What is Sonar
Sonar technology plays a crucial role in the operation of both surface vessels and submarines, but there are some material differences in how sonar systems are deployed and utilised on these two types of naval platforms. Let’s explore how sonar works in the context of military submarines and highlight the distinctions between submarine sonar and surface vessel sonar.
How Sonar Works: Sonar, which stands for “Sound Navigation and Ranging,” is a technology that operates on the principle of sending out sound waves and listening for their echoes. Here’s how it generally works:
- Sound Wave Emission: A sonar system emits a burst of sound waves, often in the form of a “ping” or acoustic signal. These sound waves travel through the water in all directions.
- Object Detection: When the emitted sound waves encounter an object in the water, they bounce off the object and return as echoes to the sonar sensor.
- Signal Processing: The sonar system’s sensors receive the echoes and measure the time it takes for the sound waves to travel to the object and back. By analysing the time delay and the characteristics of the returning echoes, the system can determine the distance, size, shape, and sometimes the composition of the objects in the water.
Now, let’s look at how sonar is utilised differently on military submarines compared to surface vessels:
Sonar on Military Submarines:
- Quiet Operation: Submarines, especially military ones, need to operate stealthily to avoid detection by enemy vessels. Therefore, their systems are designed with a particular focus on minimising self-generated noise.
- Sonar Domes: Submarines often have a sonar dome or bow sonar array located on the hull. This dome or array contains the sonar transducers and helps in transmitting and receiving sound waves without interference from the submarine’s hull.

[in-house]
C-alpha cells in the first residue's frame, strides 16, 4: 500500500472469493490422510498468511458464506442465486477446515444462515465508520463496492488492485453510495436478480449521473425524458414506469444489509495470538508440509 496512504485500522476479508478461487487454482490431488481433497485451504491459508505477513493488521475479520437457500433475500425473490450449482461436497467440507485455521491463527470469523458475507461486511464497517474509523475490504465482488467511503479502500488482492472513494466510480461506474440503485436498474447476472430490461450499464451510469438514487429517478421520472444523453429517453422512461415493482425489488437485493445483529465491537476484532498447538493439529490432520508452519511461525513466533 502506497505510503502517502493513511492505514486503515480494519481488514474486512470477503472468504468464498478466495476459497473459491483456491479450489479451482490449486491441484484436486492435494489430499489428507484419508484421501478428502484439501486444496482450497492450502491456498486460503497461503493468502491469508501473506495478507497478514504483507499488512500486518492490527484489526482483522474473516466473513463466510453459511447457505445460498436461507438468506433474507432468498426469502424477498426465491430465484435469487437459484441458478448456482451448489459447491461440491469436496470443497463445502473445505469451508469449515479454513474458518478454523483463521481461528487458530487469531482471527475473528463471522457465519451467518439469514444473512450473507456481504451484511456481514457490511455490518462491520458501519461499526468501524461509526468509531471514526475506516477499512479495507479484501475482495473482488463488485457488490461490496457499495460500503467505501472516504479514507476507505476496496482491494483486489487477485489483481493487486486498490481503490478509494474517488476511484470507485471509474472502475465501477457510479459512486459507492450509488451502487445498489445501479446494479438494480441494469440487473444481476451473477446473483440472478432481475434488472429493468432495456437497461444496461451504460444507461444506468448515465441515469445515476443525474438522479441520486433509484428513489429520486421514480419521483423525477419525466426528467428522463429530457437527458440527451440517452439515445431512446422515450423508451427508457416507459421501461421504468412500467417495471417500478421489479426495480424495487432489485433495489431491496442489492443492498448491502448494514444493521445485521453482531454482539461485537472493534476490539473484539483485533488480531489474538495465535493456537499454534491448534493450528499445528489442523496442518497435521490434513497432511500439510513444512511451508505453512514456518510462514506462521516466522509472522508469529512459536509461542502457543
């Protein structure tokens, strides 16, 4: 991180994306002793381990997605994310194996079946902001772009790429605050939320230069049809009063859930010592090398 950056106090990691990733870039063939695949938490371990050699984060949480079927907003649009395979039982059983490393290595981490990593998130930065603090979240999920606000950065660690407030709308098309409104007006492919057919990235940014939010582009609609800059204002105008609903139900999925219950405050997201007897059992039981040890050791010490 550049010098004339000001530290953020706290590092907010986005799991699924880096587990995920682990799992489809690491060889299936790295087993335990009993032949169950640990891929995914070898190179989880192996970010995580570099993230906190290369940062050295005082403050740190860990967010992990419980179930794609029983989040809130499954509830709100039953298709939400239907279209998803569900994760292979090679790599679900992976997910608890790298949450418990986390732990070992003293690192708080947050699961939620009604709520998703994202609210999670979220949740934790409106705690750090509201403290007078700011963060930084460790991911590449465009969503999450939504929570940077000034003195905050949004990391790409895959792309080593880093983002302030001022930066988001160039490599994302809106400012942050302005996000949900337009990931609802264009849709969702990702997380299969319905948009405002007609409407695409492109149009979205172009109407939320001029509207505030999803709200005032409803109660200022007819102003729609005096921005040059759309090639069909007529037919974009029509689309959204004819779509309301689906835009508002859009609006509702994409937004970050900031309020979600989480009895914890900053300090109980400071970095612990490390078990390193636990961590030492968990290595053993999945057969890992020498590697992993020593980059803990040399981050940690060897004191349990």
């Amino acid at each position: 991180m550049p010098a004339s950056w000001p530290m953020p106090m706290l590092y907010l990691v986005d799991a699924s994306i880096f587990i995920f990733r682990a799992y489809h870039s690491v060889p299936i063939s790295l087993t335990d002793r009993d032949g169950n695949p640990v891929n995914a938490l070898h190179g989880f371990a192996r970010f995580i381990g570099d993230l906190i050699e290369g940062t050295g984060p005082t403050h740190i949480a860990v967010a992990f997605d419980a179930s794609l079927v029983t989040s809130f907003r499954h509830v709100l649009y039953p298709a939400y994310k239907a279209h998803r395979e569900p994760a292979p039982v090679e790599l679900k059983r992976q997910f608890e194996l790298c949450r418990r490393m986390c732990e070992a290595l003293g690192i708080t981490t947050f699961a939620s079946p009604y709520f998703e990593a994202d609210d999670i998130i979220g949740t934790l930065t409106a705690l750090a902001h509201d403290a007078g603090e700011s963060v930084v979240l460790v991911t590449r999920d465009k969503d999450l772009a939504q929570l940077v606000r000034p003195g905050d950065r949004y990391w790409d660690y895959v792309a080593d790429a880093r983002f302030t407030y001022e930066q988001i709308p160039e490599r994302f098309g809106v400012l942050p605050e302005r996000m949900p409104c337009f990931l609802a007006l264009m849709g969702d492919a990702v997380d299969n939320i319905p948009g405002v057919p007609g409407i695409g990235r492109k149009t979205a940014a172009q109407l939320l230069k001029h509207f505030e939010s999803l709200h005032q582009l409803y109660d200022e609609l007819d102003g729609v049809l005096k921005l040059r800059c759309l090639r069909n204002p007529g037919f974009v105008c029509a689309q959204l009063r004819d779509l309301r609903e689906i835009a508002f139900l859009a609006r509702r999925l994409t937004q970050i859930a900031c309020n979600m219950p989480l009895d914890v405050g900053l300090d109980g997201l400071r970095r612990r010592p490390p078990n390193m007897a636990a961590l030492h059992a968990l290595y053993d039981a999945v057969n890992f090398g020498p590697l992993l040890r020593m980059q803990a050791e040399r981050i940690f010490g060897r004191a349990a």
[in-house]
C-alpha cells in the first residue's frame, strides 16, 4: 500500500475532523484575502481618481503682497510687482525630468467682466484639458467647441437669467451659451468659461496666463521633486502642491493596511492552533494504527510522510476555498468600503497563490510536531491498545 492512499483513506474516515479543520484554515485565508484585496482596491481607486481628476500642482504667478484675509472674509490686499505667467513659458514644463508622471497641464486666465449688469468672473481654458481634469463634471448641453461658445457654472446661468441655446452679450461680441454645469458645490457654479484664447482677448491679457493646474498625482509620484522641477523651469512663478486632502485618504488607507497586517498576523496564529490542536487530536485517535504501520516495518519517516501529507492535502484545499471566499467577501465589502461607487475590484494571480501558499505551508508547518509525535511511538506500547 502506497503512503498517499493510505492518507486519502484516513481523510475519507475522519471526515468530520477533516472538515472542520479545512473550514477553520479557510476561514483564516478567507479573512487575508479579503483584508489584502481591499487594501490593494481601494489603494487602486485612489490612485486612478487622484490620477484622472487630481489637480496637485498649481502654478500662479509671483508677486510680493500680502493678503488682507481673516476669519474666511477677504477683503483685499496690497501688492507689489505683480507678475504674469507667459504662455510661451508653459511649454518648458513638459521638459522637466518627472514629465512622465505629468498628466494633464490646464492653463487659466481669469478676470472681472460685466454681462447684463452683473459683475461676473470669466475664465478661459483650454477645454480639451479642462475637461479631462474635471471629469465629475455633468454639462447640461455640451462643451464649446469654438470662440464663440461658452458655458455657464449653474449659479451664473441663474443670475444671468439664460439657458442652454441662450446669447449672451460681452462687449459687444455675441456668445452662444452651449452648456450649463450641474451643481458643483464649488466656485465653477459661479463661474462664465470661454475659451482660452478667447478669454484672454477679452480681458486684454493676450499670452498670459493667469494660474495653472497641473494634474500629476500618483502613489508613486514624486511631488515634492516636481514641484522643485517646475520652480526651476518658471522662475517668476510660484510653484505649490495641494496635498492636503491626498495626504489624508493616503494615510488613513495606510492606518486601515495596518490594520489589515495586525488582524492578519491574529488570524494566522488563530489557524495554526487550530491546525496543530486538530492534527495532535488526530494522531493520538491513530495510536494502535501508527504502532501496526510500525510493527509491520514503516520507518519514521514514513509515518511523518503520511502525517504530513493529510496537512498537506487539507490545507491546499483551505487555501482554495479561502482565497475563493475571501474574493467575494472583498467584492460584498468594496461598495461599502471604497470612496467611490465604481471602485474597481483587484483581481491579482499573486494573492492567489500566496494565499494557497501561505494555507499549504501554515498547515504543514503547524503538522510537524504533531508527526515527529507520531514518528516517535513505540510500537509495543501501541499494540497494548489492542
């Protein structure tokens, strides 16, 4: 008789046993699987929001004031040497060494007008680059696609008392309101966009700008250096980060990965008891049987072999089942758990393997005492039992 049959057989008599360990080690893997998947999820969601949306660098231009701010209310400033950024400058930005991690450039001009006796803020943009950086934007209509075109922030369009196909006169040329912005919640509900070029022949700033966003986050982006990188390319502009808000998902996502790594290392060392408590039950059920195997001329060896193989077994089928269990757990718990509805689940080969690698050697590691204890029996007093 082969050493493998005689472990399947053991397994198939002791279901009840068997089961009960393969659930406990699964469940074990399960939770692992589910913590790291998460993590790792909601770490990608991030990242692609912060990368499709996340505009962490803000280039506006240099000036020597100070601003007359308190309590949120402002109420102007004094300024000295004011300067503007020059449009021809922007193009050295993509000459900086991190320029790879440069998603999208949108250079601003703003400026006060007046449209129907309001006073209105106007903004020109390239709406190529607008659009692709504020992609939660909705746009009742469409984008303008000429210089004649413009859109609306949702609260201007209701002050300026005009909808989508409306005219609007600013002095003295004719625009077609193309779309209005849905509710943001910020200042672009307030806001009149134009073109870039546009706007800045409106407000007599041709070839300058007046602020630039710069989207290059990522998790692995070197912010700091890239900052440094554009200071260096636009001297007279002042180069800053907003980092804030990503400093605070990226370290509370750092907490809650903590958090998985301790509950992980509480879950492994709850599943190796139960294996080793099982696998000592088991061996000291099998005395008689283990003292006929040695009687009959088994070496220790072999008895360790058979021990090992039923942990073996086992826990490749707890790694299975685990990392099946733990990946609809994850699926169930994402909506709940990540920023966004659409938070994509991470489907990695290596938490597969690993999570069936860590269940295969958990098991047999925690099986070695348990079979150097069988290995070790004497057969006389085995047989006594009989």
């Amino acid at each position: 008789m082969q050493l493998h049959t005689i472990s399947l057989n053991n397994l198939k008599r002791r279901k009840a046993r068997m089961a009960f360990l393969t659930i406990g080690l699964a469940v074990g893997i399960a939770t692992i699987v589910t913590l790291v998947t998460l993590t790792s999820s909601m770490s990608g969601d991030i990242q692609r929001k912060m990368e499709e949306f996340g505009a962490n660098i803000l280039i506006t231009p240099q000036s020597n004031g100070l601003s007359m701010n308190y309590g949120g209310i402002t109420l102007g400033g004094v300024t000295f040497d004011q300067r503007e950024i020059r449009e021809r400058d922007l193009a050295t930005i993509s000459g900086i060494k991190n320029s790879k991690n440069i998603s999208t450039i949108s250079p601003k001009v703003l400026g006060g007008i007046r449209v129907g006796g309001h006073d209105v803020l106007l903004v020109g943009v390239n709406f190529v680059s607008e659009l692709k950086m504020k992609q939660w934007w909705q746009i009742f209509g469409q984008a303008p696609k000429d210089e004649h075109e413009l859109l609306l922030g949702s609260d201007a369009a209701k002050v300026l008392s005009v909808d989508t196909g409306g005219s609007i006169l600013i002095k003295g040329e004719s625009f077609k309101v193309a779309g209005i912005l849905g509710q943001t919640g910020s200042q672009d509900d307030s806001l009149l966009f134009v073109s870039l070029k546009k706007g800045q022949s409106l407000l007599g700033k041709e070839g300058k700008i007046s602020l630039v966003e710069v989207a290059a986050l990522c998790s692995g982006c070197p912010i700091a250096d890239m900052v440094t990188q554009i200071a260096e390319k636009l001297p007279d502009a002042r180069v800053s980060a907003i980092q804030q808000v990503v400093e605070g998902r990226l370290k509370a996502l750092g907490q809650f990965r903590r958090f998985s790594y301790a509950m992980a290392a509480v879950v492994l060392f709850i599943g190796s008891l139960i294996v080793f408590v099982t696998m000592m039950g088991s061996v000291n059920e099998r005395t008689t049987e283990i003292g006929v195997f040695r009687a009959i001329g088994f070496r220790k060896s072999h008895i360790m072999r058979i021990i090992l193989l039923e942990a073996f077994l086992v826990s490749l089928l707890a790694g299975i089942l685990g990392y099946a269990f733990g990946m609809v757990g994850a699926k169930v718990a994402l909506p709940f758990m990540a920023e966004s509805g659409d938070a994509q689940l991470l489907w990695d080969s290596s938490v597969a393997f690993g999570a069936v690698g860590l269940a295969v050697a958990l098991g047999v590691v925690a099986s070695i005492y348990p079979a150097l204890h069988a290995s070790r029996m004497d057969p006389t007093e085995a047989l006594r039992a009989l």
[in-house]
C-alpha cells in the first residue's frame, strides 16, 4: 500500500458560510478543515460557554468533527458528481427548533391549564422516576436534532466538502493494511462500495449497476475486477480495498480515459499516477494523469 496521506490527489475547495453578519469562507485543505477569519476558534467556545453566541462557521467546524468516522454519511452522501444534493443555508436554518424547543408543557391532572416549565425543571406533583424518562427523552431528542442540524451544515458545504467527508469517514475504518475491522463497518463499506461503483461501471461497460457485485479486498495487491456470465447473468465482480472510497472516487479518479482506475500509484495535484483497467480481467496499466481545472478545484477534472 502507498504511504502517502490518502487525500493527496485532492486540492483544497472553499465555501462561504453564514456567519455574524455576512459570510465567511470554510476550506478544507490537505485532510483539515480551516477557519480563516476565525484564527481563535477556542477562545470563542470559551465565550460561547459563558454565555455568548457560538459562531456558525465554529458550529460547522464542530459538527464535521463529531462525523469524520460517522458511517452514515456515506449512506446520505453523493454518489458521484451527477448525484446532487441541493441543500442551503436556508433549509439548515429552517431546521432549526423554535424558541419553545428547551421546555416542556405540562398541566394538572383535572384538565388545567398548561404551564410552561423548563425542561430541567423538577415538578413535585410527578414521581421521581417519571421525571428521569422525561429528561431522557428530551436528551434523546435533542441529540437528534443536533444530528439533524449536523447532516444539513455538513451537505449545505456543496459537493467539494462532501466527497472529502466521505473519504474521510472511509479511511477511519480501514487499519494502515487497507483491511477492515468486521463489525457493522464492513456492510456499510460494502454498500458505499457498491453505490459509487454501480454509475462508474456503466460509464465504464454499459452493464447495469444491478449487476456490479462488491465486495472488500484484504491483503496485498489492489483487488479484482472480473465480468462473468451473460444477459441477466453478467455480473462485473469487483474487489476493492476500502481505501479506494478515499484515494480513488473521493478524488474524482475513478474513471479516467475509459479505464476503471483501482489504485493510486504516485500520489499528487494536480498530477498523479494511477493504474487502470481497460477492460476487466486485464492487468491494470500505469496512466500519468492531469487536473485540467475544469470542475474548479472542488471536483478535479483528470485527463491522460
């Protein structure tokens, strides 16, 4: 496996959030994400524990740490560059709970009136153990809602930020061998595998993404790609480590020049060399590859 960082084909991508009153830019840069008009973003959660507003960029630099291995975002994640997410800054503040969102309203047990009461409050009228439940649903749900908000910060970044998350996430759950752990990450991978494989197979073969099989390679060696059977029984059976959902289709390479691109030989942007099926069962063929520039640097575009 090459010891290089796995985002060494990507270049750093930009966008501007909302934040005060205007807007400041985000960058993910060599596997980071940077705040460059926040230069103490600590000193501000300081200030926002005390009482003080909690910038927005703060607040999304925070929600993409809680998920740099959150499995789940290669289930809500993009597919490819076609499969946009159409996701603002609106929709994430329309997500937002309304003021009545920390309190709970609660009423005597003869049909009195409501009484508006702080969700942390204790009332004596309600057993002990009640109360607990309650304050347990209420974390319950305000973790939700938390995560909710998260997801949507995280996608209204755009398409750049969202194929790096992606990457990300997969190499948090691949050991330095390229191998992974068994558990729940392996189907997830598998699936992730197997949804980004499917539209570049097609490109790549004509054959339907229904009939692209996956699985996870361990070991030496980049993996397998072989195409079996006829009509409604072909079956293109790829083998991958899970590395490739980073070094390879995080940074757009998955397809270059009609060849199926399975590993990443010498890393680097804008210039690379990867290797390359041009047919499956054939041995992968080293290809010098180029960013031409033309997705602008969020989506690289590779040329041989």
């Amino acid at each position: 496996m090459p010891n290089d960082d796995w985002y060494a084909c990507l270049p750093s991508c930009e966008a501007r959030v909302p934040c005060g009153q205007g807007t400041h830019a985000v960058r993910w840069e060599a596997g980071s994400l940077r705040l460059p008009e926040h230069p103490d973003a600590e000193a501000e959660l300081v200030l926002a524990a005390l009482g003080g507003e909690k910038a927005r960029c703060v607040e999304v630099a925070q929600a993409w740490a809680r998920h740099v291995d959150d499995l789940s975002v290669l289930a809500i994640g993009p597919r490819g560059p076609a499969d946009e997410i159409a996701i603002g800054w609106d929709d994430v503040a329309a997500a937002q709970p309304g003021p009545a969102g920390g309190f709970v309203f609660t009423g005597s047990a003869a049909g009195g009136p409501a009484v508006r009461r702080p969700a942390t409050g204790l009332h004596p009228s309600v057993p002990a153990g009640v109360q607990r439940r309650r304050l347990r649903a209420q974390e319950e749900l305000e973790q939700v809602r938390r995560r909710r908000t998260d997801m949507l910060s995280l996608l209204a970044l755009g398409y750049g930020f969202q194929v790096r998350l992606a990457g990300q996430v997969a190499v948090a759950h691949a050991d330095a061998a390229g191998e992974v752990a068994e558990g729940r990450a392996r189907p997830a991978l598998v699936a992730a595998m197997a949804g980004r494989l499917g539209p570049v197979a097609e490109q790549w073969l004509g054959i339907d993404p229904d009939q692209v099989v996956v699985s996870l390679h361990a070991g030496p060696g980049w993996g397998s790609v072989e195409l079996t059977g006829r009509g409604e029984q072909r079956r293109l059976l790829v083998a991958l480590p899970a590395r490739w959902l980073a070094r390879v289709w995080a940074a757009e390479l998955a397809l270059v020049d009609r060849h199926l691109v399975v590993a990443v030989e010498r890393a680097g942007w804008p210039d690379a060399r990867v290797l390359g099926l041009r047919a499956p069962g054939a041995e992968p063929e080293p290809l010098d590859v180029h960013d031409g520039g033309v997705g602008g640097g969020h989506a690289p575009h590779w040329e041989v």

- Passive and Active Sonar: Submarines employ both passive and active sonar systems. Passive sonar listens for sounds in the environment, such as those generated by other vessels or marine life. Active sonar, on the other hand, emits sound waves (the “ping”) and listens for echoes. The use of active sonar can reveal the submarine’s presence to potential adversaries, so it is used judiciously.
Differences from Surface Vessel Sonar:
- Stealth and Concealment: Submarines prioritise stealth and concealment. Surface vessels are less concerned about noise and are more likely to use active sonar for object detection and navigation. Submarines, however, use active sonar sparingly due to the risk of revealing their position.
- Sonar Types: While both submarines and surface vessels use sonar, submarines tend to have more advanced and sensitive sonar systems due to their covert nature. Surface vessels may rely more on other detection technologies, such as radar and visual observation.
- Deployment: Surface vessels often have sonar arrays that are external to the hull and can be deployed into the water. Submarines usually have integrated sonar systems within their hulls to minimise drag and maintain stealth.
In summary, sonar technology is a critical tool for submarines and surface vessels, but its deployment and usage differ significantly due to the distinct operational requirements of each platform. Submarines prioritise stealth and quiet operation, whereas surface vessels may use sonar more liberally for various purposes, including navigation and object detection.